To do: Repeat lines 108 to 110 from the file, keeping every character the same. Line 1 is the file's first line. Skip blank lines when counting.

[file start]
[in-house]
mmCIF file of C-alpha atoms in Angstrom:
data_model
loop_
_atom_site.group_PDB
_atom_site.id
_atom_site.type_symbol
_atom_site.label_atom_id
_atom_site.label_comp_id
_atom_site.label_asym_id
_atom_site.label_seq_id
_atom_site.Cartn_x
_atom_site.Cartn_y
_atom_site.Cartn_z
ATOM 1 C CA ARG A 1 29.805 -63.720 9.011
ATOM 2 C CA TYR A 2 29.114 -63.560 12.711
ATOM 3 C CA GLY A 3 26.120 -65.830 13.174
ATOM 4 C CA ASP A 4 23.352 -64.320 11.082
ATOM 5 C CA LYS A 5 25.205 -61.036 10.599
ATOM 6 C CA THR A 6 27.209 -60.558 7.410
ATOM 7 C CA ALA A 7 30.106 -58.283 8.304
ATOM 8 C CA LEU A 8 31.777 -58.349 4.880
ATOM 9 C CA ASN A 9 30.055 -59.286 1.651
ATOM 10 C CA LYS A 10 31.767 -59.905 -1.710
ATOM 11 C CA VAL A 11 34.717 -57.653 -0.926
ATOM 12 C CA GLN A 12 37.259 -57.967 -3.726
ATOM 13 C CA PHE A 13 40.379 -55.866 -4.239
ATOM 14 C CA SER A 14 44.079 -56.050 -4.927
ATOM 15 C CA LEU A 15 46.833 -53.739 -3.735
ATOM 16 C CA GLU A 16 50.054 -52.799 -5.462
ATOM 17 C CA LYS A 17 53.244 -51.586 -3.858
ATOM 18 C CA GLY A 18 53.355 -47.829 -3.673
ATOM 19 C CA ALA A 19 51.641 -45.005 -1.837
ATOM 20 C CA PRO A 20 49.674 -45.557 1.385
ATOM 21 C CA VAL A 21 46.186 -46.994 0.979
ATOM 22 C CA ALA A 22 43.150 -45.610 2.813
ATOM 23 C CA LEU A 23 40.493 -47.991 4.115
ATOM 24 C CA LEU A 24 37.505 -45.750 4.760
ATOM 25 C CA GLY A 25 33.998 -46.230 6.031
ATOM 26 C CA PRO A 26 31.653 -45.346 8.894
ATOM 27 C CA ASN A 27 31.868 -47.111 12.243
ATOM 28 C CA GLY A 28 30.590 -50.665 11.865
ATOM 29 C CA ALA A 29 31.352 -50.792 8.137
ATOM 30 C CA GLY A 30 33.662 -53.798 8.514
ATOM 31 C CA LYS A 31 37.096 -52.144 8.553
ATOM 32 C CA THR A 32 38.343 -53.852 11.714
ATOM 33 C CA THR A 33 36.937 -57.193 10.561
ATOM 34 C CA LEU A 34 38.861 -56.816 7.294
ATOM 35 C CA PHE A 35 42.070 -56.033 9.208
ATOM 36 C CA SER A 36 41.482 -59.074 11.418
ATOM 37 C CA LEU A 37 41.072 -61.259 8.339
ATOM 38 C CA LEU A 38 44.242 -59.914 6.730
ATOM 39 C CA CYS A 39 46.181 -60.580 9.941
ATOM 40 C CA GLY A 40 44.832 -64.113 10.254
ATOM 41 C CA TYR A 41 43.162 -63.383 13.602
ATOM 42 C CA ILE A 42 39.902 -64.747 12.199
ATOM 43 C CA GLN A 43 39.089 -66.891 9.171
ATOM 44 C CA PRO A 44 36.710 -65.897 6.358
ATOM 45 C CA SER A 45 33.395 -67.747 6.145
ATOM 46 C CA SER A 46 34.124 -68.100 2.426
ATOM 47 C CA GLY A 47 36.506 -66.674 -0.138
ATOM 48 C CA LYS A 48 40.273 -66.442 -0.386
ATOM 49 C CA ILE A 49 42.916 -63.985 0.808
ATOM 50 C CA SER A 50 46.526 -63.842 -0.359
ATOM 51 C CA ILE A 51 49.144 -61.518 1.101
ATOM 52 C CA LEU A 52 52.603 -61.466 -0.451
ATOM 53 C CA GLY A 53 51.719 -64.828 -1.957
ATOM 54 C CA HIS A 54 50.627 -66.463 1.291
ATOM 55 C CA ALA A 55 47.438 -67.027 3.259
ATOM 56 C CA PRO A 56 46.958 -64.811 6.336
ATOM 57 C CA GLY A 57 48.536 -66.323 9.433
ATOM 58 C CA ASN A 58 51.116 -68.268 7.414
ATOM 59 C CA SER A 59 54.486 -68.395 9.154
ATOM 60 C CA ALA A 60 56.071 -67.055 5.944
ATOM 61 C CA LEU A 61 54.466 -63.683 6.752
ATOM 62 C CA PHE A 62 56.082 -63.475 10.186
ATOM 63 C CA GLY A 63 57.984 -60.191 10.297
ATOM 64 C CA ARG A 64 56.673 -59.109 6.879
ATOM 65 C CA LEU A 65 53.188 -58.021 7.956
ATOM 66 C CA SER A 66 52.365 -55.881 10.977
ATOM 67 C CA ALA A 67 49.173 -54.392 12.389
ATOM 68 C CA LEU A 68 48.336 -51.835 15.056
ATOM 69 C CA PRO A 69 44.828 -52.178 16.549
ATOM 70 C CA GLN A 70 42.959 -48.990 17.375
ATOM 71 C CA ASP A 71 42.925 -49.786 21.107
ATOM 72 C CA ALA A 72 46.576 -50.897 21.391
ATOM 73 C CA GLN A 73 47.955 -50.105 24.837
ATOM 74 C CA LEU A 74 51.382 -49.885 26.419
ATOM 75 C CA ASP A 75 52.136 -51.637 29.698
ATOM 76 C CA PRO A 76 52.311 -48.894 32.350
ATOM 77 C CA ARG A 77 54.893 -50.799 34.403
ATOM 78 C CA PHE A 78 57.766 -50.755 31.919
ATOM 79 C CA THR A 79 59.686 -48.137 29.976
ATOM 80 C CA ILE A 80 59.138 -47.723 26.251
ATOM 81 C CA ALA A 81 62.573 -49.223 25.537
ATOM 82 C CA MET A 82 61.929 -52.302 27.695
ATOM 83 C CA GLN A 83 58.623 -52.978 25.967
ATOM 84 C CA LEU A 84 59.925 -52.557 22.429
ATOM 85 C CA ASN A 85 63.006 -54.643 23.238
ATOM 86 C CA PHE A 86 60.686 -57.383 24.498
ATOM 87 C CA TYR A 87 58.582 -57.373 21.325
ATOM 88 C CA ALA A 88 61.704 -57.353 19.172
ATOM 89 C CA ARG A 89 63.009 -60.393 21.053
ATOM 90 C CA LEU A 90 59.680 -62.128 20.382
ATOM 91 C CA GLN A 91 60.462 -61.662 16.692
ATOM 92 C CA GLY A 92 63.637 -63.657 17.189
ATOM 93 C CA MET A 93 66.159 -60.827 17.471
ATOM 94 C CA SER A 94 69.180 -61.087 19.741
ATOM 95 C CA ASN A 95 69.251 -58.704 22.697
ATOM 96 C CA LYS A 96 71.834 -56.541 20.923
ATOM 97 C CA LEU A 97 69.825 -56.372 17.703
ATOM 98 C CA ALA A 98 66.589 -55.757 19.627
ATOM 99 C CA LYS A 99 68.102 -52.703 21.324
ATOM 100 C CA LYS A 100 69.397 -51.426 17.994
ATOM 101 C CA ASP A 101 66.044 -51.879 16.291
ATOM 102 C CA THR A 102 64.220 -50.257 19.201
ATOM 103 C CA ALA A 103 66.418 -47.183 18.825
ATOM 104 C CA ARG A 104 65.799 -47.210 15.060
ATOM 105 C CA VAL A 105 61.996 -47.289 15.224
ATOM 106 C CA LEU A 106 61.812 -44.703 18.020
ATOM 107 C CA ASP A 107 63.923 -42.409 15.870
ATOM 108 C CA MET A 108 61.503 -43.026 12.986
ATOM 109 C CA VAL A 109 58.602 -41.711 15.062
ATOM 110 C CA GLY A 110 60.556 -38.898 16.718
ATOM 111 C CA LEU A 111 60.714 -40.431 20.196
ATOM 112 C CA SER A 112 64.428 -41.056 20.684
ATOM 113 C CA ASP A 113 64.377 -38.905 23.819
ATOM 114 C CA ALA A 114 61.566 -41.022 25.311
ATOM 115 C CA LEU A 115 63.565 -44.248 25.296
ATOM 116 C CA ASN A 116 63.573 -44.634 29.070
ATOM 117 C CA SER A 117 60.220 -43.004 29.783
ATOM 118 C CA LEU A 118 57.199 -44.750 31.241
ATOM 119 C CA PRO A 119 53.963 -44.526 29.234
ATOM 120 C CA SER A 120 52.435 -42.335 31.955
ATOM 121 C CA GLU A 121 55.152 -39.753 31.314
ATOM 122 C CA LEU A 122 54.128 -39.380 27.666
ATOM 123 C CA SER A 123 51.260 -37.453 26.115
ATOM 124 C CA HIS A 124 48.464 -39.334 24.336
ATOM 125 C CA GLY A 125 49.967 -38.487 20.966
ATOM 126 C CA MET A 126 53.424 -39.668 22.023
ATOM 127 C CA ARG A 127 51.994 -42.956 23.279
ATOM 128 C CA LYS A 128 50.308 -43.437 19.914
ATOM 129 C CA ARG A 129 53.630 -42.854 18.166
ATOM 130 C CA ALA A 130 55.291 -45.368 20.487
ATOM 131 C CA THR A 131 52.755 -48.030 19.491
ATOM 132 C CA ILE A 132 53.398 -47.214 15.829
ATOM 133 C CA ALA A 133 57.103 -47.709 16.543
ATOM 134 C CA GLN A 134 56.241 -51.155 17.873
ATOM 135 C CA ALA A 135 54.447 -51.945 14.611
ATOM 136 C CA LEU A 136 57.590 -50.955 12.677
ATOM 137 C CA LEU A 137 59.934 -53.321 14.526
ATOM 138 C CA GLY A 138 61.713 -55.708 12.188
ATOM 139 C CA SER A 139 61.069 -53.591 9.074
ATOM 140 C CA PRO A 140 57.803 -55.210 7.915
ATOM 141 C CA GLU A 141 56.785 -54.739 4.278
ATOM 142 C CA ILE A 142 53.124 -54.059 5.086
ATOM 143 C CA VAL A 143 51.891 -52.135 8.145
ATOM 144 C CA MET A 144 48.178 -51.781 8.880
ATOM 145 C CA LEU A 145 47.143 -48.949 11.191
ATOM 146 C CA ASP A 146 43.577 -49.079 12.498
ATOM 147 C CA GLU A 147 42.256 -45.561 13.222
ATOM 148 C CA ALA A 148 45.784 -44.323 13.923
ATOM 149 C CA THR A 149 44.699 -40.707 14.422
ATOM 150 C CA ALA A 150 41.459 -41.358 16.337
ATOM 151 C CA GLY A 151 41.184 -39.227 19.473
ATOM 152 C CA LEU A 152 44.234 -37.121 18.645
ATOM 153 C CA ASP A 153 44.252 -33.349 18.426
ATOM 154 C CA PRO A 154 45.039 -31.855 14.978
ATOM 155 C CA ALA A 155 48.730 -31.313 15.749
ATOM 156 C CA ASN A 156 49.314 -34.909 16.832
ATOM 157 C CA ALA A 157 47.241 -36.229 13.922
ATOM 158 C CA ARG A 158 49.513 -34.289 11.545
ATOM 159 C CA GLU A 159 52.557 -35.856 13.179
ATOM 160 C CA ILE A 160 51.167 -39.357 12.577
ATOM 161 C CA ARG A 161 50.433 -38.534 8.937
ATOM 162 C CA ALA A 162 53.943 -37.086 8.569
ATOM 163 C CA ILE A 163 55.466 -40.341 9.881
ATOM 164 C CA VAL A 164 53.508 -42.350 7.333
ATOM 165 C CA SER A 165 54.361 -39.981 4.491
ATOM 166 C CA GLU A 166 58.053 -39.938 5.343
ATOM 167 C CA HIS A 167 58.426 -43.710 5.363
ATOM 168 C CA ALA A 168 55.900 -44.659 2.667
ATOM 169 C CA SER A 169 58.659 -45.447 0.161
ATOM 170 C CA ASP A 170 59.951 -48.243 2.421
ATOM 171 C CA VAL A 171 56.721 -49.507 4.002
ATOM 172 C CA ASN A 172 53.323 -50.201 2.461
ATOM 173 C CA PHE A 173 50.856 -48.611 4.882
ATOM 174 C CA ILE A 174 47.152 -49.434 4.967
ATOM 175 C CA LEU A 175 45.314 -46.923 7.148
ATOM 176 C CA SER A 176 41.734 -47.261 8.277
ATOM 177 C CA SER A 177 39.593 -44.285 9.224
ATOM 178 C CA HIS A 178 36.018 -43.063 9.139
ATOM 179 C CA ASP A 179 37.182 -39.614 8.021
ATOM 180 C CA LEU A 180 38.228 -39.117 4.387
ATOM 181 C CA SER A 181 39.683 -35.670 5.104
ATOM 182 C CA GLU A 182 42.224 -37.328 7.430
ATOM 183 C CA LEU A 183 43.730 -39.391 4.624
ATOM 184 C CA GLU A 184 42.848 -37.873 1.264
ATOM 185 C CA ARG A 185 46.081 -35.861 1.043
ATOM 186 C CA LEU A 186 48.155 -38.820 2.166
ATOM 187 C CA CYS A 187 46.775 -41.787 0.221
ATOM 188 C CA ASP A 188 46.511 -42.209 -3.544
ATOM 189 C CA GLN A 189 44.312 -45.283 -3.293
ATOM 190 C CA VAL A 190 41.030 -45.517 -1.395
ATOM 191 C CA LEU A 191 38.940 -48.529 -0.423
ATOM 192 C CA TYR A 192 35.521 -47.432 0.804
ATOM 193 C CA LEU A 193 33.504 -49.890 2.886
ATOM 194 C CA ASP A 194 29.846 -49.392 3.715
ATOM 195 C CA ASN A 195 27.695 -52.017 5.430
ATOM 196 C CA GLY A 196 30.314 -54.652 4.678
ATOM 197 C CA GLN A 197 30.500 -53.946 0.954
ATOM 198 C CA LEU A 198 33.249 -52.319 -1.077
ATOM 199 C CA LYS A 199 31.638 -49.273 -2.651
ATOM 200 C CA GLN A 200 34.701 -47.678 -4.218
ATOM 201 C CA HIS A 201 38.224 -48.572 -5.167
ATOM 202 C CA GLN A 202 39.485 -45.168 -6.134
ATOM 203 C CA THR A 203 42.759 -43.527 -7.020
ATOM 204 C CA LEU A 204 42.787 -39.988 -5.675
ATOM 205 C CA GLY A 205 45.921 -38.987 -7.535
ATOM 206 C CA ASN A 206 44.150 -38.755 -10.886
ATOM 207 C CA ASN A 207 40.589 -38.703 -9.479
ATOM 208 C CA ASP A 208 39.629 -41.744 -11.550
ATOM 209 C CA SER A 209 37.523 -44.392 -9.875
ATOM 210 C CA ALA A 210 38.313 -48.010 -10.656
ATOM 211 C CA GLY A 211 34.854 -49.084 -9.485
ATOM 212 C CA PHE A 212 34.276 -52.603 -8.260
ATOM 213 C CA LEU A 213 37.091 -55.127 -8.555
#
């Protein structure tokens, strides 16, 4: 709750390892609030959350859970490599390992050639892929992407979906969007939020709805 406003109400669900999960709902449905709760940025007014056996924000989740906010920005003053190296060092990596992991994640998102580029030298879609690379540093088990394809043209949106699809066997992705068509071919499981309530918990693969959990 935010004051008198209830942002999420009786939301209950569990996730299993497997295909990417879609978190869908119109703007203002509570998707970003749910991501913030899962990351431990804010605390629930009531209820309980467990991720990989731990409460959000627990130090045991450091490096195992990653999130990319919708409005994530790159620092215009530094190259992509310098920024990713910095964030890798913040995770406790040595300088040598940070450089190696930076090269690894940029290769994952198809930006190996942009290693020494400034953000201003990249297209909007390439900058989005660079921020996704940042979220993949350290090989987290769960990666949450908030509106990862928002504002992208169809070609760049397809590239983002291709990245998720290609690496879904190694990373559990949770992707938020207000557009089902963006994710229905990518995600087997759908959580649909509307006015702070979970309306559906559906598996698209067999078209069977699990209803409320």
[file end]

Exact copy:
ATOM 94 C CA SER A 94 69.180 -61.087 19.741
ATOM 95 C CA ASN A 95 69.251 -58.704 22.697
ATOM 96 C CA LYS A 96 71.834 -56.541 20.923